- Free Tips
- Free Betting
- How to Bet
- Race Cards
“Italy is a foreign country: they do things differently there.” Had LP Hartley been writing about racing in Italy instead of a long hot Norfolk summer at the turn of the 20th Century, he might well have begun his book with those words. It’s certainly hard to imagine the level of protest about racing’s finances that took place at the beginning of the month in Rome occurring in Newmarket or Cheltenham.
In a co-ordinated effort to highlight the parlous financial state the sport is in, mounted protestors used hay and straw bales to block roads all round the country’s major cities. The major ring road around Rome suffered tailbacks of 15km. The timing was deliberate, as a general election takes place later this month, and further protests are likely in the run up to this.
The problems are long standing. Last year saw an unscheduled winter break of six weeks, in which there no racing took place from the beginning of January until mid February. The Italian Government promised to stump up €35m to cover outstanding prize money payments, including percentages to jockeys, some of which are now nine months overdue.
Naples and Milan were the main sites of protest action alongside Rome, with protests timed to coincide with the Serie A football matches. The action at the San Siro stadium received major television coverage, although in truth the real focus of their attention was Mario Balotelli’s debut match for AC Milan. His two goals, gaining his new club a win, dominated all the evening sports programmes.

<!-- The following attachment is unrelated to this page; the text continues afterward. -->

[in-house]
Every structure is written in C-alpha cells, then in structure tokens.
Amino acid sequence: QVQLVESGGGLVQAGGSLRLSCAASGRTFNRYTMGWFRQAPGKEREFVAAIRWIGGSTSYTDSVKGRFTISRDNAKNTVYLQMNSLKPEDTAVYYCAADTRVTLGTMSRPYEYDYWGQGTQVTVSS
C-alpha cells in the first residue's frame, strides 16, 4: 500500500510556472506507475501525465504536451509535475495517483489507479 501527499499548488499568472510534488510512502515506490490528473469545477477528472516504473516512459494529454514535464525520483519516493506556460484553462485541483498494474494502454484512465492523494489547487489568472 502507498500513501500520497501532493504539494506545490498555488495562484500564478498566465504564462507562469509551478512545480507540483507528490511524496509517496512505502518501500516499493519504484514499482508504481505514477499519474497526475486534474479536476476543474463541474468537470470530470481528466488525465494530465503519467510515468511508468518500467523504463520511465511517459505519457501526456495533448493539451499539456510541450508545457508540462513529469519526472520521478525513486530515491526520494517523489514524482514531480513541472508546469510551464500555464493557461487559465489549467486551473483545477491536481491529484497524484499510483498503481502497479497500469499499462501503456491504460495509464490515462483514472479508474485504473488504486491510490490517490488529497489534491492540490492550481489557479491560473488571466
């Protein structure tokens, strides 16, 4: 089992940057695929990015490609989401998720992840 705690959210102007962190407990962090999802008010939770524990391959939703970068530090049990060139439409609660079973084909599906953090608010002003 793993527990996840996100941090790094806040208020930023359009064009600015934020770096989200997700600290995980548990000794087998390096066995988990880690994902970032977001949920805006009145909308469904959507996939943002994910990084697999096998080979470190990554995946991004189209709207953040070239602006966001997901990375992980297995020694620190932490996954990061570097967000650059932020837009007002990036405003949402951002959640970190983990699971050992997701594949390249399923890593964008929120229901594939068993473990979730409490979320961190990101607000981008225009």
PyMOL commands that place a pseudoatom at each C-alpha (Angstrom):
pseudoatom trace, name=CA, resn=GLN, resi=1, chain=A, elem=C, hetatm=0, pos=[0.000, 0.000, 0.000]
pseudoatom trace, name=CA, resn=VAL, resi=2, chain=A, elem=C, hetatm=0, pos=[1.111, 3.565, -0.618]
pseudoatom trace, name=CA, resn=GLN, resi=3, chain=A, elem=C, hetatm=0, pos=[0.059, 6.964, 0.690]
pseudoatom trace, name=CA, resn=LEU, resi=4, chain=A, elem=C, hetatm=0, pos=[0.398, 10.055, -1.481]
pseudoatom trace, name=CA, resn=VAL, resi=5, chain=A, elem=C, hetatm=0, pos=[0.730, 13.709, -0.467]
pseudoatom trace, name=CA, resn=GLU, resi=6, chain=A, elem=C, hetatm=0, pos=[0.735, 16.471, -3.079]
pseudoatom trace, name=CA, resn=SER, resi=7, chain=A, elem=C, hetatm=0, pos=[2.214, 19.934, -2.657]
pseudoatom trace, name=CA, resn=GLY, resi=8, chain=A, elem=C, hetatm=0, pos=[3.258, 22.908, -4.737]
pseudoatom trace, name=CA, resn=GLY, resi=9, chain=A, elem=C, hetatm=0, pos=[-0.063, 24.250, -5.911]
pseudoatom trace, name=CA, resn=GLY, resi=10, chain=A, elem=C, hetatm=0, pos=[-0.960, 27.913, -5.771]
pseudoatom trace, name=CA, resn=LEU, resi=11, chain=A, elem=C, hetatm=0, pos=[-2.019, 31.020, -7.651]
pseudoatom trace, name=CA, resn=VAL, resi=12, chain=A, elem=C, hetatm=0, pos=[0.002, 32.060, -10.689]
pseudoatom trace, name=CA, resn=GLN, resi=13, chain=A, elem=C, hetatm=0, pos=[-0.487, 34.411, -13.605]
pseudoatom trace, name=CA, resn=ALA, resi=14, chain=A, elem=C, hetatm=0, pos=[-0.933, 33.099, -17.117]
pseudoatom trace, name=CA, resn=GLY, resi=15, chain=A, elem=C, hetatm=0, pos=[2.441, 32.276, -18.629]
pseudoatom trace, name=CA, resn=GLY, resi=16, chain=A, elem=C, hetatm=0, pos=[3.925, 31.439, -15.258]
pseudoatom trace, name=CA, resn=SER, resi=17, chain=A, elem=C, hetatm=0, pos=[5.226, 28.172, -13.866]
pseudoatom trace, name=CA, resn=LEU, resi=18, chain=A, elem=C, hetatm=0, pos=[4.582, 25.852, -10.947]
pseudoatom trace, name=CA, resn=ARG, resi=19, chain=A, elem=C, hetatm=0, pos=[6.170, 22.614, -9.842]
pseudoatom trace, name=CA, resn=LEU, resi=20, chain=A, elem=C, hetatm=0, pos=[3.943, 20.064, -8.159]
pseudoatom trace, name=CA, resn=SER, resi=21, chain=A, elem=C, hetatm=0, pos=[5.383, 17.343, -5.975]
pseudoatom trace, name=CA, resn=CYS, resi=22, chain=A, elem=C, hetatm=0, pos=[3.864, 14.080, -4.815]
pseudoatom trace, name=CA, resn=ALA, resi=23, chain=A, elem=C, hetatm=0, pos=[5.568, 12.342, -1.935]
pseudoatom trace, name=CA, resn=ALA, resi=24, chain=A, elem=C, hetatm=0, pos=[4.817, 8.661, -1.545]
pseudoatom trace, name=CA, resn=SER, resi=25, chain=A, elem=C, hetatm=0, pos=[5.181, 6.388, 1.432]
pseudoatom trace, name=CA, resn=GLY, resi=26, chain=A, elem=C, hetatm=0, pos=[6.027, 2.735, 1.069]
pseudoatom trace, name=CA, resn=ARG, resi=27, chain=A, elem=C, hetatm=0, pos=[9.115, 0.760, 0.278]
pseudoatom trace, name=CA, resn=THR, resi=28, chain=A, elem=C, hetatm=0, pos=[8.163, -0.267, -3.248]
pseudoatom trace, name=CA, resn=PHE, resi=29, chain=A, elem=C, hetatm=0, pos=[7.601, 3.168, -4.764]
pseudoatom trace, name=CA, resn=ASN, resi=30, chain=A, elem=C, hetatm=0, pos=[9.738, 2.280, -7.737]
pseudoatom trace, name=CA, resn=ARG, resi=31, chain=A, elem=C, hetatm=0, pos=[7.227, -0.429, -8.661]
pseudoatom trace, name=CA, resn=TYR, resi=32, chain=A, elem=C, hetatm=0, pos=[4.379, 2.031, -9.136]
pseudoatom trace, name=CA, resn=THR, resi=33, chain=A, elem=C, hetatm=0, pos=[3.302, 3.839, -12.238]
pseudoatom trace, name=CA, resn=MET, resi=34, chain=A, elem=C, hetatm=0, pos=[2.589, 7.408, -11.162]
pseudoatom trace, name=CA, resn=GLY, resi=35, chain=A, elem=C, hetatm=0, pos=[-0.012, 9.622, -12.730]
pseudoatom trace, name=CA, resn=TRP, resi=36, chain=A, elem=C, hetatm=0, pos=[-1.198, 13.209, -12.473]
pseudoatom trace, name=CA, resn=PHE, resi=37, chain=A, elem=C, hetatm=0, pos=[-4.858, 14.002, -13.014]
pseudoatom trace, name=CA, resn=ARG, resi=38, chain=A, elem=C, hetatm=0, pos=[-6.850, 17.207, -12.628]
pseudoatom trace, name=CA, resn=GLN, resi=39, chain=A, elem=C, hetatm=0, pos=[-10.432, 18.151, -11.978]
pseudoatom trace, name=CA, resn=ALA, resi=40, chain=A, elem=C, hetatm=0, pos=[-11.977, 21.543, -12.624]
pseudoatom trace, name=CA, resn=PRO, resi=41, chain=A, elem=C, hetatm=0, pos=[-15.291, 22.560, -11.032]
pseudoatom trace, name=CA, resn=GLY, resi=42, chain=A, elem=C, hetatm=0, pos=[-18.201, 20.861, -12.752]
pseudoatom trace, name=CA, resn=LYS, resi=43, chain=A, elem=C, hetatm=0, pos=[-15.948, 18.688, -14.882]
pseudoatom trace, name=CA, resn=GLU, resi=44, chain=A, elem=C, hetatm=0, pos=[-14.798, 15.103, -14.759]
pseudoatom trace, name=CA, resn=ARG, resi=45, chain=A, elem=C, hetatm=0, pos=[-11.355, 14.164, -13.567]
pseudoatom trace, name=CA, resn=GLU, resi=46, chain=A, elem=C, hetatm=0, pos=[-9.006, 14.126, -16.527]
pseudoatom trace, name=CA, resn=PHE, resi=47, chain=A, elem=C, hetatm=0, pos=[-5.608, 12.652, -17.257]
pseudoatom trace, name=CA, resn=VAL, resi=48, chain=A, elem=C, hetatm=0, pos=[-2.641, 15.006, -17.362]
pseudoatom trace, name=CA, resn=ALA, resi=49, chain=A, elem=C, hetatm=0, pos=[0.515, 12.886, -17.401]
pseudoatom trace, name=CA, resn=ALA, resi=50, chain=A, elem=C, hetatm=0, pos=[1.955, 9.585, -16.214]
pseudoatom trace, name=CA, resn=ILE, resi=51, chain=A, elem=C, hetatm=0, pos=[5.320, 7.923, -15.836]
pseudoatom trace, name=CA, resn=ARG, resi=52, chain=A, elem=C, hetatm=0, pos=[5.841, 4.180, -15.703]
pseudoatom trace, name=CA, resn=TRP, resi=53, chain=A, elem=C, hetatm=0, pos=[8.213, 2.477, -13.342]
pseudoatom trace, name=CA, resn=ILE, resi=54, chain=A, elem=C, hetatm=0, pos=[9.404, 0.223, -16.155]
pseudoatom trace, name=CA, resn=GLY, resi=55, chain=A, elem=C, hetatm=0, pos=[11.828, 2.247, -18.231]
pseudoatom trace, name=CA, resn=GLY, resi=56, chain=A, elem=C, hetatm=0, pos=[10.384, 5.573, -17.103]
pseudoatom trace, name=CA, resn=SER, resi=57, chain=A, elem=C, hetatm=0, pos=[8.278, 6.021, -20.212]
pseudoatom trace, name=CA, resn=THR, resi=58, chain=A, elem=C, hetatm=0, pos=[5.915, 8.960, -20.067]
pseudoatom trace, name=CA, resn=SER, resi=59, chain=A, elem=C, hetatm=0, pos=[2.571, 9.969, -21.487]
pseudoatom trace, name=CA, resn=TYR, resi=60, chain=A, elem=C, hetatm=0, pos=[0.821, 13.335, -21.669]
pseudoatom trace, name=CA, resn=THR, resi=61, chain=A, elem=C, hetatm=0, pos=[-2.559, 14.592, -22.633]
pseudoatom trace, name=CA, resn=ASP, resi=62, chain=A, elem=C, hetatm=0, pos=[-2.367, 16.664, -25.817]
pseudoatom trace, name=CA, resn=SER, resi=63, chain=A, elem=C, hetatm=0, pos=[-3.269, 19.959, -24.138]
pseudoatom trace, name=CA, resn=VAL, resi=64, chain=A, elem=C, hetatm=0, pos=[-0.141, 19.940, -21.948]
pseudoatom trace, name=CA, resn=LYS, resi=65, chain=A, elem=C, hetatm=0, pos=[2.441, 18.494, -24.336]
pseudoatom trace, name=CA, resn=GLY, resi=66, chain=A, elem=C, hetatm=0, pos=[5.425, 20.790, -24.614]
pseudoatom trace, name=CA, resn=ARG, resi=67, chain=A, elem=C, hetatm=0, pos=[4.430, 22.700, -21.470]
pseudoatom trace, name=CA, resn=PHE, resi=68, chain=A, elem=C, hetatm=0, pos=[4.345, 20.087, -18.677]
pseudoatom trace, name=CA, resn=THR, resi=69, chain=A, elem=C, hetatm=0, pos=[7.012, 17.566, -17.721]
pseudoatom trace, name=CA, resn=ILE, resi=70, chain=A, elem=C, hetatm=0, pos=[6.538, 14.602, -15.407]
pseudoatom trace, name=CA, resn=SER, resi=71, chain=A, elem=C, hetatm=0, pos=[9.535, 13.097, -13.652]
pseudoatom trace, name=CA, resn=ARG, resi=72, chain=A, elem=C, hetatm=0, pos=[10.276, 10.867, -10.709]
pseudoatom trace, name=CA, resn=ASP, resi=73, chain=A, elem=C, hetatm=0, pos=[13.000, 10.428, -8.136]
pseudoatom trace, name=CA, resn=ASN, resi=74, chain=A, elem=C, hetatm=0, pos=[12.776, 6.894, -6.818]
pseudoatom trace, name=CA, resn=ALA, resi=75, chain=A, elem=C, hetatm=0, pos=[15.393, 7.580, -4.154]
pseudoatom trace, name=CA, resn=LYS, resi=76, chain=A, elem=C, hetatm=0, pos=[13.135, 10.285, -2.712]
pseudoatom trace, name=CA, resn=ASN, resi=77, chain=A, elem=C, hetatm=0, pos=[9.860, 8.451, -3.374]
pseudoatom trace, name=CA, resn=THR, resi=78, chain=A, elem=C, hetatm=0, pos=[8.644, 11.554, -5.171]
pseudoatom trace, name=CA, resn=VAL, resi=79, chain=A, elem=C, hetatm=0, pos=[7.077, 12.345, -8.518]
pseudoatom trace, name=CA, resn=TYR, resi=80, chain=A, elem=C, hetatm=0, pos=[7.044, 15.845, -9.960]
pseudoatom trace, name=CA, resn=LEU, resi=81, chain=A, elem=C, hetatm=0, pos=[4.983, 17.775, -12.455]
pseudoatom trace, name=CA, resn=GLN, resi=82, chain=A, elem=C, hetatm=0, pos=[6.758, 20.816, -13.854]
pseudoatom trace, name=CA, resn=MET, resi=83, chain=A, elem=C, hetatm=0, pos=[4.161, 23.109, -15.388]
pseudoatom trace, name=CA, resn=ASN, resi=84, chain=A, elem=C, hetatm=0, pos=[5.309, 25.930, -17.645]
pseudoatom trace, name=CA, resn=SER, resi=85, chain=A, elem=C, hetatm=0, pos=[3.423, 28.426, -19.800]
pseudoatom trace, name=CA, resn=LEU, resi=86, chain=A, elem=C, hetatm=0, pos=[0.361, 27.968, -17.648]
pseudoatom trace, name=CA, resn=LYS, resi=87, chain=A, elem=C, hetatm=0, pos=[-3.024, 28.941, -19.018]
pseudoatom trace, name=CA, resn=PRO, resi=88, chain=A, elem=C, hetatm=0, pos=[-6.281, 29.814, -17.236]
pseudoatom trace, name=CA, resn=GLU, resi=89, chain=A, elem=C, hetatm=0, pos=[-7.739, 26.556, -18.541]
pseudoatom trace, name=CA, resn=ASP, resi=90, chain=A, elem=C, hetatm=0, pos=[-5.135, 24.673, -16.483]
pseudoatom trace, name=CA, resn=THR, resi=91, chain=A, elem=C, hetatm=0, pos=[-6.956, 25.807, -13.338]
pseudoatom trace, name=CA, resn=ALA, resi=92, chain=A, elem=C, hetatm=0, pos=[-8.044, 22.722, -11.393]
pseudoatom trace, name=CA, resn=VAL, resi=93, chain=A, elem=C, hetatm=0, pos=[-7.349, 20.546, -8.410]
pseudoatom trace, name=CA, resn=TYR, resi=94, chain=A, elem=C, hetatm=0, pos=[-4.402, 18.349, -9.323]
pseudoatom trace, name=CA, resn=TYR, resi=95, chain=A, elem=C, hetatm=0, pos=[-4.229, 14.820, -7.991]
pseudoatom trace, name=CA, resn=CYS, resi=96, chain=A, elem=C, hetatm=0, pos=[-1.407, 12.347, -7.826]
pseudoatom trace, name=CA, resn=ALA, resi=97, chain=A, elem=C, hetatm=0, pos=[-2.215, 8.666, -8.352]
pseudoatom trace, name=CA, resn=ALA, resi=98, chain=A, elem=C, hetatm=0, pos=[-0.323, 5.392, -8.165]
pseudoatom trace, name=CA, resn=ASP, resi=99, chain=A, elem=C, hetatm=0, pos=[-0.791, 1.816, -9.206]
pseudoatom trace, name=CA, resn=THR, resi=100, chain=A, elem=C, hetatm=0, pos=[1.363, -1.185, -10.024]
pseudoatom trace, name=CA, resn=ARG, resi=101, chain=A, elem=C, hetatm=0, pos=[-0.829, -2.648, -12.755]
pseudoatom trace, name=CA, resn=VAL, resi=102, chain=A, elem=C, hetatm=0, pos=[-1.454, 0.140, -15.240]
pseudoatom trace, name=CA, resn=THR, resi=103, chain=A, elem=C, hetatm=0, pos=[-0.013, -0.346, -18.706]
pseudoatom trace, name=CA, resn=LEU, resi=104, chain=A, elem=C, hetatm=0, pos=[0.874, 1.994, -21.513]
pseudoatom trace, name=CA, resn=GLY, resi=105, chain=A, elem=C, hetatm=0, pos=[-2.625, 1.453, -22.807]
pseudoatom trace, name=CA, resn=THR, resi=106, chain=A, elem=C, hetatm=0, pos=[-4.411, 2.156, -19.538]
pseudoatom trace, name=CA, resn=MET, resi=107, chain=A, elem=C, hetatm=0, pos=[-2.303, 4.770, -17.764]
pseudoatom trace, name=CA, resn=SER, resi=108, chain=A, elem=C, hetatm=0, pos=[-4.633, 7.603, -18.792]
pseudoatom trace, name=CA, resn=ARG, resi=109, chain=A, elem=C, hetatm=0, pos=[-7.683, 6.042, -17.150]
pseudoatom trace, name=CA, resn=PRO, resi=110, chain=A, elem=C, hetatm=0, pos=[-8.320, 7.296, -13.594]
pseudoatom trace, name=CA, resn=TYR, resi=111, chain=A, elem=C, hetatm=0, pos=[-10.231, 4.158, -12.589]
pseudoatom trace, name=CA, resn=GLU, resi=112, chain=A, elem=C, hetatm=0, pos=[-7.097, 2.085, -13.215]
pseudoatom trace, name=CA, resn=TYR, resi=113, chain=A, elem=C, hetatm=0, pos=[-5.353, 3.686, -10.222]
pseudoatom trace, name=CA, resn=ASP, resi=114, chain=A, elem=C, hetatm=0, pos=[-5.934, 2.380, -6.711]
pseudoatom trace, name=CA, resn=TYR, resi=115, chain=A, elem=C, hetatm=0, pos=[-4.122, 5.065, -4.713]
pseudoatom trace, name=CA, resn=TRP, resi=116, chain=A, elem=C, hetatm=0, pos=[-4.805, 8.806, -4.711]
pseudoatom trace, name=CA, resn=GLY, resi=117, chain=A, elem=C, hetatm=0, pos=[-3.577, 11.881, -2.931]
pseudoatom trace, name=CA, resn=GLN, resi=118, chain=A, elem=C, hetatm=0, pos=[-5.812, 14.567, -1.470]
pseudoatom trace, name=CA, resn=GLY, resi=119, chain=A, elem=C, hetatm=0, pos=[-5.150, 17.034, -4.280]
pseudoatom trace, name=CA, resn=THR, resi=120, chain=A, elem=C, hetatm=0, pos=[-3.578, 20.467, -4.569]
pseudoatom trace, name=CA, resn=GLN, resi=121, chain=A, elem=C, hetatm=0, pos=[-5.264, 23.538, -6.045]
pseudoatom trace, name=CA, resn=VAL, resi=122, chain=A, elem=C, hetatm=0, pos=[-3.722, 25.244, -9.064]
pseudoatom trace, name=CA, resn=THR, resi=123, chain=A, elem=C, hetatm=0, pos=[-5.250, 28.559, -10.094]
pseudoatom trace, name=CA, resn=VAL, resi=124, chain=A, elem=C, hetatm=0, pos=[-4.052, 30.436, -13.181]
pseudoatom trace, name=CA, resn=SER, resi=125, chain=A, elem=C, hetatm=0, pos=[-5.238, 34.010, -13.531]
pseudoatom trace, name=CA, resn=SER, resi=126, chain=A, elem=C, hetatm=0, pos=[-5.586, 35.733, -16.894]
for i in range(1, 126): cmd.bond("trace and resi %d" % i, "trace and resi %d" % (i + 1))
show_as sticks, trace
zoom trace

Another protest at the San Siro last Sunday threatened to delay the start of Inter’s game until the intervention of the team’s manager Andrea Stramaccioni. He must have had some idea that some action was planned, as when the coach was held up by protestors he hopped out wearing a t shirt displaying the words “Save The Racing.” This led to spontaneous applause and a clear passage for the team bus.
It’s a far cry from here, where the most aggressive action on racing’s finances appears to be a letter from the Horsemen’s Group to the British Horseracing Authority. How very British.